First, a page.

(Note: I'm moving my posts from my time at Flatiron School from my Github to this platform. This blog entry was first posted on February 20, 2020)
For my Rails project I thought it would be a good idea to rework the project I did for Sinatra and add more features that I never got around to adding. I was able to do that, however I lost some things along the way. This project really had me stressed out a number of times and there were moments where I honestly wanted to quit and never look at Rails again. Stepping away from the keyboard and coming back with a clear head usually helped me keep going, but I was still feeling doubtful about the state of my project.
My first big issue was that I was working with complex associations and I had to break the single source of truth rule a bit because I saw no other way. I wrestled with this for most of a day, trying to figure out how I could accomplish what I needed to without having to bring in another table association. Eventually I asked a Rails developer friend if this was okay and he told me that sometimes you just need to get the job done, and to play with it a bit, test it out, and if it's not breaking it should be ok. Maybe there is a better way do do what I wanted, but since I didn't know it I had to just get it done so I could keep working.
The problem: Games can be on multiple (have many) platforms, and platforms can have many games. Therefore a user can't just have a relationship directly with games; they need to have a relationship with games_platforms. That's how I did it for my Sinatra project and it was fine, until I added notes and play status (want to play, currently playing, completed) for this project. I didn't want these things to be associated with games_platforms because I thought it would be weird if a user owns a game on multiple platforms and has their notes scattered about the different platforms. I wanted a single game 'show' page that told the user which platforms they owned and displayed all their notes in one location. I decided I needed a users_games relationship with a status column, and the notes table could belong to it as well. I called these two tables owned_games and owned_games_platforms because it seemed easier than games_users and games_platforms_users.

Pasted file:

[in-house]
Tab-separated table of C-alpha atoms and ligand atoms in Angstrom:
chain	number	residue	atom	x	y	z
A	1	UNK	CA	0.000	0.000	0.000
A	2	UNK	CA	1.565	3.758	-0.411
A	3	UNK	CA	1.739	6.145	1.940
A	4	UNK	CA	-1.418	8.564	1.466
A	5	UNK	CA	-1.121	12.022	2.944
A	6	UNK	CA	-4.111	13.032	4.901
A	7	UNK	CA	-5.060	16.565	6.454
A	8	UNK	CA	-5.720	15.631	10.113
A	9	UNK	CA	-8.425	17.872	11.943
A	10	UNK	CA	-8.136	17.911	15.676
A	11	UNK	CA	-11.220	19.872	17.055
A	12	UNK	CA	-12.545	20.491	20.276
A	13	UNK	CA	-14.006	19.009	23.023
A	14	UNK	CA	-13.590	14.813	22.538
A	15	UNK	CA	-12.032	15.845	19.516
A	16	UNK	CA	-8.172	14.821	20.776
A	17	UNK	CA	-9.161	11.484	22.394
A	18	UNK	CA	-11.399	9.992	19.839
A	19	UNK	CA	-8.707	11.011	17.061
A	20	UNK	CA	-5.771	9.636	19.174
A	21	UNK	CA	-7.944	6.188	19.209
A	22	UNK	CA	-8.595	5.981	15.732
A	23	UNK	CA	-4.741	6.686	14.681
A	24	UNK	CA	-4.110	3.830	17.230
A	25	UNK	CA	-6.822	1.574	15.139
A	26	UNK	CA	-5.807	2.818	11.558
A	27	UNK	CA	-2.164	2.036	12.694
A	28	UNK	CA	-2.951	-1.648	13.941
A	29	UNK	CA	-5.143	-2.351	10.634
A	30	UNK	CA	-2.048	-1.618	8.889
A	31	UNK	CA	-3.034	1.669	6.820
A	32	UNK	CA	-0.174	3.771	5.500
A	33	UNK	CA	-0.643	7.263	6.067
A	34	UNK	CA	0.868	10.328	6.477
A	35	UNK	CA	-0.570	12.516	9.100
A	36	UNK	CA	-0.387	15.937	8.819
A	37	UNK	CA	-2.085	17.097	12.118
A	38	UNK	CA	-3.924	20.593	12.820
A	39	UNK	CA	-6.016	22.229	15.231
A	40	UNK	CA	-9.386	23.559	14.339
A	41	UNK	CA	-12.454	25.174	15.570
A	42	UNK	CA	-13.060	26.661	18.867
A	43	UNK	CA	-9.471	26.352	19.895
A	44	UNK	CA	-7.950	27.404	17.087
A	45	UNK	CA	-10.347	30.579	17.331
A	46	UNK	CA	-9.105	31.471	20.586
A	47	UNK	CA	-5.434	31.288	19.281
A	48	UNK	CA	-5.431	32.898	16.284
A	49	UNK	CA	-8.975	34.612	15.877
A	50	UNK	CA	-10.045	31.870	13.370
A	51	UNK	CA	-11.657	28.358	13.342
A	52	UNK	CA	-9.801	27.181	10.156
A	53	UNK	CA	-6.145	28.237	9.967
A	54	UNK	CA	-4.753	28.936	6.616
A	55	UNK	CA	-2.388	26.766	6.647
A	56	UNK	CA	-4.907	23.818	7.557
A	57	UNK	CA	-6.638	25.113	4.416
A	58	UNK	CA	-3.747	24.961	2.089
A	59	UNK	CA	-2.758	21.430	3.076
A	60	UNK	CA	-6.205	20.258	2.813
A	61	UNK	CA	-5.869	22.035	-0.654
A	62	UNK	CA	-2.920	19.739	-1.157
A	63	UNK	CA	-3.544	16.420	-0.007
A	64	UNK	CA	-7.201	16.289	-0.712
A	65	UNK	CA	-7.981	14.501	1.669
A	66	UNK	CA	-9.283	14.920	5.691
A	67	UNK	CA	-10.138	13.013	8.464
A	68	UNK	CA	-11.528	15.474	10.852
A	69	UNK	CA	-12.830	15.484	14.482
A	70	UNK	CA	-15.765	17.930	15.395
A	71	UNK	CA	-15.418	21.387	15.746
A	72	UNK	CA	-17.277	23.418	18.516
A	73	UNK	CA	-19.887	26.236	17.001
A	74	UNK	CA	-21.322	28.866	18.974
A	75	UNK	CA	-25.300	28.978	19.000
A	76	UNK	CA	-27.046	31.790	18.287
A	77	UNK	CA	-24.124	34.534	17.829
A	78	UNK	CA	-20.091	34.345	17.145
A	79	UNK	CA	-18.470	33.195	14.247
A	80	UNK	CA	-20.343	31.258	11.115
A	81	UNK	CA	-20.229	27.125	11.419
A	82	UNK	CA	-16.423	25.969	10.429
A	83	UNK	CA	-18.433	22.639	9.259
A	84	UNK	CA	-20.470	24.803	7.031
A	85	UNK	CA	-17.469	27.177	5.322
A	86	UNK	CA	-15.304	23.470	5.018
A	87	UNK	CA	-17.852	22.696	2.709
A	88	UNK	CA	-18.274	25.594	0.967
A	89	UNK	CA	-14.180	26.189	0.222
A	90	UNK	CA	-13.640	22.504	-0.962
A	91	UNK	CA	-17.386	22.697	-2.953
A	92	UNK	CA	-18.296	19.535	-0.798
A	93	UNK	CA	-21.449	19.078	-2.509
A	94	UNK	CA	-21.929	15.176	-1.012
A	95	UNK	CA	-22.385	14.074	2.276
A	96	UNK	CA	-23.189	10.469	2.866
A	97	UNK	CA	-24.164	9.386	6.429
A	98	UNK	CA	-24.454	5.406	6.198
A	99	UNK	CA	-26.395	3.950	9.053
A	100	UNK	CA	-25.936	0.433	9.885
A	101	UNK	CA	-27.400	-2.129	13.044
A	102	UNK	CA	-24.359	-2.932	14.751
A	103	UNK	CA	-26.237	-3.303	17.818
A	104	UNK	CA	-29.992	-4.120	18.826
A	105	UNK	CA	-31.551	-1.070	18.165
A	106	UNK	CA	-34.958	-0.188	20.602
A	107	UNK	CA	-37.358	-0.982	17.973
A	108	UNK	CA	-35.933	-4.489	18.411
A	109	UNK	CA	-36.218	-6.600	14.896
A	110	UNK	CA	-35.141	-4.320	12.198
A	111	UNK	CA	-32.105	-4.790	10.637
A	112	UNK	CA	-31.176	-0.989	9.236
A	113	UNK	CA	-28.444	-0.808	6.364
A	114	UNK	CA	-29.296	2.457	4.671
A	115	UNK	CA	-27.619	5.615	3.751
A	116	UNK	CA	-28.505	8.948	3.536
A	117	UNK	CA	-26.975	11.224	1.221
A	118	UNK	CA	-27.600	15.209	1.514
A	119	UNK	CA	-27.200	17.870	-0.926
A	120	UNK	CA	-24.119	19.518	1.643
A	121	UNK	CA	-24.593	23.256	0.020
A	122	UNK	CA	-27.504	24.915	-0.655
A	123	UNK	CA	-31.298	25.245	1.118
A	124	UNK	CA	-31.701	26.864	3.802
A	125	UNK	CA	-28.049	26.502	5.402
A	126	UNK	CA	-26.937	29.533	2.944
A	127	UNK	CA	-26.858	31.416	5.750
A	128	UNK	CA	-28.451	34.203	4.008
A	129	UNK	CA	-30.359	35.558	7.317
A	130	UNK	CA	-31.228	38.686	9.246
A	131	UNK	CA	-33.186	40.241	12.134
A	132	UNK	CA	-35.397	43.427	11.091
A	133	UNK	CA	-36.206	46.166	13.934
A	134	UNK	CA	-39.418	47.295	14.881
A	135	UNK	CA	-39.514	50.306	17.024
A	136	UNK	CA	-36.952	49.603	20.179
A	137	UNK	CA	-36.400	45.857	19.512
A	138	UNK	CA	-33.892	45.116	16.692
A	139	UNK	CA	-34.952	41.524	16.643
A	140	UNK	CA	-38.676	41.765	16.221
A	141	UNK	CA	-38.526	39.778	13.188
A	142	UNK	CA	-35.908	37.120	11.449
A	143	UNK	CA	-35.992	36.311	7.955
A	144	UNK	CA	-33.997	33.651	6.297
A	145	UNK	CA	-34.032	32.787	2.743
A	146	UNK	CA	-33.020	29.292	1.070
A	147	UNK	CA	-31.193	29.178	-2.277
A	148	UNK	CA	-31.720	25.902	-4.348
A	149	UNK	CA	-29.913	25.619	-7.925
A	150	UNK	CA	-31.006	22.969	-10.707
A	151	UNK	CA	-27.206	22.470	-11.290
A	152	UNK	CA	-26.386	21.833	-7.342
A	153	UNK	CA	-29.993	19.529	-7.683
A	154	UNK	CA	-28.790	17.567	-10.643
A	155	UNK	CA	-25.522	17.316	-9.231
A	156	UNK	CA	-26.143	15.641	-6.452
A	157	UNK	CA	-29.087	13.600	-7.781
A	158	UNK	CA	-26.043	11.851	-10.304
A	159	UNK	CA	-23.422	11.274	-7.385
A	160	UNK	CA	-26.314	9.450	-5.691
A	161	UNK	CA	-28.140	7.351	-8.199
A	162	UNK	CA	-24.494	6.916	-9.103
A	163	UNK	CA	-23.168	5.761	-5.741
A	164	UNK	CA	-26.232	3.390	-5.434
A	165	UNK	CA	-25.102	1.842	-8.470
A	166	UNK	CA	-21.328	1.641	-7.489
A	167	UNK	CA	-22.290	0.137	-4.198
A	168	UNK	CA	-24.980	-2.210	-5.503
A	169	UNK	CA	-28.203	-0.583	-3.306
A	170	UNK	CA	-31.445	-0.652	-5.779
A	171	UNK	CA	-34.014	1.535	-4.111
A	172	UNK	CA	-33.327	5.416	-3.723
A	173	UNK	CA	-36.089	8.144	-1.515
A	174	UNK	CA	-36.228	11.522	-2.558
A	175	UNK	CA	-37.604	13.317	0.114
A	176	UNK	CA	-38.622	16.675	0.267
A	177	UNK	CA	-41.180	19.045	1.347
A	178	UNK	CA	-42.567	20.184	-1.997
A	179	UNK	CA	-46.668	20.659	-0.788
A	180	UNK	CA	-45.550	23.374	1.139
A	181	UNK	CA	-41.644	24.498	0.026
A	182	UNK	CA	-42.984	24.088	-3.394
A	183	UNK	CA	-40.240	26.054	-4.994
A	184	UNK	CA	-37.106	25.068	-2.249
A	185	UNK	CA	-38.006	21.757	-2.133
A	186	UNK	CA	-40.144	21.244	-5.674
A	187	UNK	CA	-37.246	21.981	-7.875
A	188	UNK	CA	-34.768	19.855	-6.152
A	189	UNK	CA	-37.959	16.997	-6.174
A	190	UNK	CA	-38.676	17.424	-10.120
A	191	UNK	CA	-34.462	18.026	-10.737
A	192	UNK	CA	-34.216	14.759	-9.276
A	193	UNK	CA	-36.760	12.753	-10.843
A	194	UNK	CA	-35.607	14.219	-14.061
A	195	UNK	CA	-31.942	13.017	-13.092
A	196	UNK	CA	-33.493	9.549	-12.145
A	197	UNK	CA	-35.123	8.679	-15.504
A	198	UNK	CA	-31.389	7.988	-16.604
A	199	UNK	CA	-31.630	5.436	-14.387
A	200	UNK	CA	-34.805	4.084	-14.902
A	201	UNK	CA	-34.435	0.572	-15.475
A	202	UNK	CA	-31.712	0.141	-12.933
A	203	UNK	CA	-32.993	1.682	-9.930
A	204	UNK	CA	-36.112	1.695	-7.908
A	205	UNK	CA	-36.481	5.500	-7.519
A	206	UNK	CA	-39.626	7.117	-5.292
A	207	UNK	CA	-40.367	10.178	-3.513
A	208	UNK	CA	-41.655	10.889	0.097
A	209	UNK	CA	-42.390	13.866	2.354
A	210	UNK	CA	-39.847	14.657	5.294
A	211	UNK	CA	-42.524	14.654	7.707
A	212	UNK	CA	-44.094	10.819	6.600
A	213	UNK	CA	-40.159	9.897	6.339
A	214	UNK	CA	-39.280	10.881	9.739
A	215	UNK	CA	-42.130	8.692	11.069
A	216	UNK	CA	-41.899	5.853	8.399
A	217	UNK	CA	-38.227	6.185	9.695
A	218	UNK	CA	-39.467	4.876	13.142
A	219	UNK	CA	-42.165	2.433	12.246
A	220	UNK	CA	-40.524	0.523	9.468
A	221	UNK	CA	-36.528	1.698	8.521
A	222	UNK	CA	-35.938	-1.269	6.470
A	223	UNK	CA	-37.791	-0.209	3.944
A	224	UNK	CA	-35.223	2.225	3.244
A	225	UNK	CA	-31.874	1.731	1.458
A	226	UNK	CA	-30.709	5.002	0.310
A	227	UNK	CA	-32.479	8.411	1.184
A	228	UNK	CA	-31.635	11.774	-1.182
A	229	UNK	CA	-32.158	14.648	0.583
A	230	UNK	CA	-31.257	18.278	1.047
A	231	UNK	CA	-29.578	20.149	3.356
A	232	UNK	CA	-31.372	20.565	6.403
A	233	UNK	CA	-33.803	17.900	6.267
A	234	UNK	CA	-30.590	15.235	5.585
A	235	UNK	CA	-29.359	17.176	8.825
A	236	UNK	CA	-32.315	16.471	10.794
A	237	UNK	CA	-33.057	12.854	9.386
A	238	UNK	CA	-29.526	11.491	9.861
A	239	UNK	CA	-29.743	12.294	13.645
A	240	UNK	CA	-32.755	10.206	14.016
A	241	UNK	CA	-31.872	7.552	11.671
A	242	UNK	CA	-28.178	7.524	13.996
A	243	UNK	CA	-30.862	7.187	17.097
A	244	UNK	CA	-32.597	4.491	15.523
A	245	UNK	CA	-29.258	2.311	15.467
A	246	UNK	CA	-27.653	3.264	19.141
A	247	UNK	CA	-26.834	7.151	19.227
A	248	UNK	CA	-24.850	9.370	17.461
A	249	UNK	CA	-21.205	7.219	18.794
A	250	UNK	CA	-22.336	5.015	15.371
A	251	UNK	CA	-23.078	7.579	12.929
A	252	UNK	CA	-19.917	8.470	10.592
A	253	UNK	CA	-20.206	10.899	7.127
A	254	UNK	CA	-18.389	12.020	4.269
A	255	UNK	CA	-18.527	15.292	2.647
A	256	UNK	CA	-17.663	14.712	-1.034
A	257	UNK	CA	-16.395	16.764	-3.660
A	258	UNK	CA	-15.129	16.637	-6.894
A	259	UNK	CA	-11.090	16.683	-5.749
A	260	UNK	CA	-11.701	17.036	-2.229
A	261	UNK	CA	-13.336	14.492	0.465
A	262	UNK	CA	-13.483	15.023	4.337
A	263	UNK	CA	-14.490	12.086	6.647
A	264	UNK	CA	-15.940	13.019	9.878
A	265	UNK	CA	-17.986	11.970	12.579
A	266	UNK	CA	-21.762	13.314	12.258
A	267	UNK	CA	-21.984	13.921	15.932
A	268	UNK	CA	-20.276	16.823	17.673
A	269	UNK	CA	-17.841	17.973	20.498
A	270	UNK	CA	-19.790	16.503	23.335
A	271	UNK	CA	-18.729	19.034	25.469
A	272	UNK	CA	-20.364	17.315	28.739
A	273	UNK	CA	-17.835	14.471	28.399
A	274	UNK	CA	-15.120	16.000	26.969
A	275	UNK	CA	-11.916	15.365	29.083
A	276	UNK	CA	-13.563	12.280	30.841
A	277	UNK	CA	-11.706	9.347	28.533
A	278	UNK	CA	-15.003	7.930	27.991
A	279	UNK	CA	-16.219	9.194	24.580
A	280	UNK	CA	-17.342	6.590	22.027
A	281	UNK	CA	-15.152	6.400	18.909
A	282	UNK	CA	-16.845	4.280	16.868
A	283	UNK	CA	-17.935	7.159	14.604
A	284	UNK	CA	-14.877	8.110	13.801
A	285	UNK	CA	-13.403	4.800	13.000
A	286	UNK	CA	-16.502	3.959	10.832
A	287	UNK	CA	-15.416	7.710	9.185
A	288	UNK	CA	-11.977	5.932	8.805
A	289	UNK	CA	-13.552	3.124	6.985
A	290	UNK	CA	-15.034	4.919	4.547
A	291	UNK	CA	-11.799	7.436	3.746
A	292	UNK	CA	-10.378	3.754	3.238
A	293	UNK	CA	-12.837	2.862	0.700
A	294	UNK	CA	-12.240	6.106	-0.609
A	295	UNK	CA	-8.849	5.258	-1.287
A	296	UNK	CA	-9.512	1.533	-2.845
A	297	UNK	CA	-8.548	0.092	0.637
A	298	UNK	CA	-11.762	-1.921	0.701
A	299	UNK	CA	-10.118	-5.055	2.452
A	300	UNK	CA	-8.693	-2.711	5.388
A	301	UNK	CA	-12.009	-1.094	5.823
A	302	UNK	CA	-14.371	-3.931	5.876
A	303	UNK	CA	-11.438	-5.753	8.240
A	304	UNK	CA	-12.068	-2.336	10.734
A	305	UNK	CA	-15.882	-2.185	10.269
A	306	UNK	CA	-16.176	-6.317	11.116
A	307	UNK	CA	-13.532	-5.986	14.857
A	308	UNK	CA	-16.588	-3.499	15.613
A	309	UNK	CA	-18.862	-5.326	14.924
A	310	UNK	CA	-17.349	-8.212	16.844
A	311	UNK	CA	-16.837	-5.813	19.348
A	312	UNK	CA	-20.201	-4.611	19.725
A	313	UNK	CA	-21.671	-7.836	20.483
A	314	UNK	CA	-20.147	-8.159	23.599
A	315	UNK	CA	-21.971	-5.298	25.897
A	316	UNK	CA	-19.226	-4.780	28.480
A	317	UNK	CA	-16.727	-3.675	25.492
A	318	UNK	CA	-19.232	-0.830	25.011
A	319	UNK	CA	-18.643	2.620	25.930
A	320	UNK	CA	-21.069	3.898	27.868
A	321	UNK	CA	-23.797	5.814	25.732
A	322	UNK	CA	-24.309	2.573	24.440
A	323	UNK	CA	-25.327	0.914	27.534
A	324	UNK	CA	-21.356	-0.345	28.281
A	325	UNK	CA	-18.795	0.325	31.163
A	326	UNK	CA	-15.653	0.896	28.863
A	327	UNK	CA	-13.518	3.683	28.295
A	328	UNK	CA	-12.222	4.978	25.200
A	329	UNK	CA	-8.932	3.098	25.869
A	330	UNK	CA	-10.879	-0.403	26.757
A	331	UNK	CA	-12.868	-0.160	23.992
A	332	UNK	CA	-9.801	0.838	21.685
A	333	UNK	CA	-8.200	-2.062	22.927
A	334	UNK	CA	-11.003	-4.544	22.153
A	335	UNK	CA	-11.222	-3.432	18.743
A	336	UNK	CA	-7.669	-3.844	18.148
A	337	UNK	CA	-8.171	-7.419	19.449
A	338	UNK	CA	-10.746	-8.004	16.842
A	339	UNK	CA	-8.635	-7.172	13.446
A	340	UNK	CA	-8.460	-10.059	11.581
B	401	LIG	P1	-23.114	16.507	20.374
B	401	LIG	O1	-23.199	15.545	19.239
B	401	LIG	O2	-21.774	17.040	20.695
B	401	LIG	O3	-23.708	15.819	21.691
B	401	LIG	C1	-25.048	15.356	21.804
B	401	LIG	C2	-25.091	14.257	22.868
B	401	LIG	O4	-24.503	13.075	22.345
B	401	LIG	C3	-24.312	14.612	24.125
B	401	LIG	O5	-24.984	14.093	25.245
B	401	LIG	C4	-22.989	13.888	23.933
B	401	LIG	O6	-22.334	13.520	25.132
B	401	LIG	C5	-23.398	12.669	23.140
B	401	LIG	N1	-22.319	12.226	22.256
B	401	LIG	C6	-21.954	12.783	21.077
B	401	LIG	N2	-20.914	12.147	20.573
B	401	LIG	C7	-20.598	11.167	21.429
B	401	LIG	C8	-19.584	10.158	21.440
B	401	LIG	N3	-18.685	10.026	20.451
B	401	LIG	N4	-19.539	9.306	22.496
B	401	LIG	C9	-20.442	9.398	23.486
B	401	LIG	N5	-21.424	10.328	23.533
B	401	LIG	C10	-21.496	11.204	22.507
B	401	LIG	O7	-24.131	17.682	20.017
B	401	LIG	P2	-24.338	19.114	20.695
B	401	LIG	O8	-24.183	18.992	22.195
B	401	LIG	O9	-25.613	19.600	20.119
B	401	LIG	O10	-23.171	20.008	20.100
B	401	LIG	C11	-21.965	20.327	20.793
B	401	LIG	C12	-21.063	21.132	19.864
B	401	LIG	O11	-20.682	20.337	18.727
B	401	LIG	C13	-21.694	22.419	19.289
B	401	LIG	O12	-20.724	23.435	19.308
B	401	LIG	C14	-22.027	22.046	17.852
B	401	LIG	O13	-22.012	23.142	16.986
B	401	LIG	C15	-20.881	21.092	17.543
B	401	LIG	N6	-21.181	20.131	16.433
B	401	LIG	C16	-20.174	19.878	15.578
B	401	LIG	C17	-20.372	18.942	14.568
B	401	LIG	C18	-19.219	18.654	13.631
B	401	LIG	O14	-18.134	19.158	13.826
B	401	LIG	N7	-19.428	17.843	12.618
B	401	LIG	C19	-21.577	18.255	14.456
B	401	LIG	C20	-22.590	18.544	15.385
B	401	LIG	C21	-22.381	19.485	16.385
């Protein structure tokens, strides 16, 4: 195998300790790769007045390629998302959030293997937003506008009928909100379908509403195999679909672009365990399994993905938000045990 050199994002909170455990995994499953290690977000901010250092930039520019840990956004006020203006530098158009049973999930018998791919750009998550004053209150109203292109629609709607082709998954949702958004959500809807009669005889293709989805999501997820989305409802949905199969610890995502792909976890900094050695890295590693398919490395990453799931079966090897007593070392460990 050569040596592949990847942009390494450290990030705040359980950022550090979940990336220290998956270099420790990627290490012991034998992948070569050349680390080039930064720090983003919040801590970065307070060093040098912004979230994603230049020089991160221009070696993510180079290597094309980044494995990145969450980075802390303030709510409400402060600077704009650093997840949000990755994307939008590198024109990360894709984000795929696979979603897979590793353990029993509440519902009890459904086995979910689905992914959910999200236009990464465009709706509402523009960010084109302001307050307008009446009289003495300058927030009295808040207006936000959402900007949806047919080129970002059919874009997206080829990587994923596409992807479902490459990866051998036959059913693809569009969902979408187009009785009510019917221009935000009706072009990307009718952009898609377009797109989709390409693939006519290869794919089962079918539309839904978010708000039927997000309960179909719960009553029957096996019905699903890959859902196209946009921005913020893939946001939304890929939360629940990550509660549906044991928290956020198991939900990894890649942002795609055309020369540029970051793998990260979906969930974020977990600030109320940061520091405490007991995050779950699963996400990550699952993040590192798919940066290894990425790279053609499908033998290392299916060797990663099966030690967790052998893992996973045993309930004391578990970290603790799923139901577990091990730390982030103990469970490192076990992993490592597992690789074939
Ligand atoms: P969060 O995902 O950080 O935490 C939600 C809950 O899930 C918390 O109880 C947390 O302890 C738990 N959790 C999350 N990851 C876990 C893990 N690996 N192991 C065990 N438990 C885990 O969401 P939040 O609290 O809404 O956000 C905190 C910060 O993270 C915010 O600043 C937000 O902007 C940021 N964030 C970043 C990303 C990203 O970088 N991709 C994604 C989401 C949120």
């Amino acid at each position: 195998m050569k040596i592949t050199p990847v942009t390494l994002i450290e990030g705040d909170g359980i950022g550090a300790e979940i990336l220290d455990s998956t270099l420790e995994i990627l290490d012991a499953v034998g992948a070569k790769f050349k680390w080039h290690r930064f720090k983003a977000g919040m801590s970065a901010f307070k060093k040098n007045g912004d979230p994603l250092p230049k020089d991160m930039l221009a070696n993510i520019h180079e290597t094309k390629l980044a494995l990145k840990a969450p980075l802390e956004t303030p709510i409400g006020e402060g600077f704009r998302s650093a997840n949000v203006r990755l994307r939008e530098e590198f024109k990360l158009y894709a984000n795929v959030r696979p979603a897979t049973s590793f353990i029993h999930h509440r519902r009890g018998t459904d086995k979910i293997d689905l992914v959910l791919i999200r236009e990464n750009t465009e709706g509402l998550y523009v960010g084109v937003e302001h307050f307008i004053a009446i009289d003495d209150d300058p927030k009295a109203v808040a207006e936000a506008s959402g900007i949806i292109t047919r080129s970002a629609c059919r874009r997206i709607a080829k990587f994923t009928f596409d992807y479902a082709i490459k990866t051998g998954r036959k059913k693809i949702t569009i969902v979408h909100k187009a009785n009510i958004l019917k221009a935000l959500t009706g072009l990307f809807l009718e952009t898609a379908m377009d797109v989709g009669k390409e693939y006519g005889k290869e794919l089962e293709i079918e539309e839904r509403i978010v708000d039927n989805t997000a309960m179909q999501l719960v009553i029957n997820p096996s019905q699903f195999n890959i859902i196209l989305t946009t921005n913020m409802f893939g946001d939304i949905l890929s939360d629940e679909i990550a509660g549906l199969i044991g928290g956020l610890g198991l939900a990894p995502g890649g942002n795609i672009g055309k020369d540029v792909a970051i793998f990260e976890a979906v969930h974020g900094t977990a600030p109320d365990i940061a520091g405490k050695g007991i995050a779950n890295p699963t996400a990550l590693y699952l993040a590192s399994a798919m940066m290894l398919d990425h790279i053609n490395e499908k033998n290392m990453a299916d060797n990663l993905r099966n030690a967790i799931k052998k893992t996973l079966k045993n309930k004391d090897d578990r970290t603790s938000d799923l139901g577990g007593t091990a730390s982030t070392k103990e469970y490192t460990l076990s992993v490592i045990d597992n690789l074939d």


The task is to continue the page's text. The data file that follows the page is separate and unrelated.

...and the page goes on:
Having multiple relationships between a game and user meant that any time a user deleted a game from their collection I had to make sure I deleted their relationship with all the games_platforms they owned for that game title. Once I figured out the logic for all of that the project started to come together.
As for what I lost, my previous project used the IGDB API to search for games and I really wanted that functionality here as well. I was not able to get it working and decided to scrap it since time was limited. It is something I will be adding back in the future as I continue to flesh out this project in my free time.
If you're interested in trying GameTracker out for yourself here is the Github repo.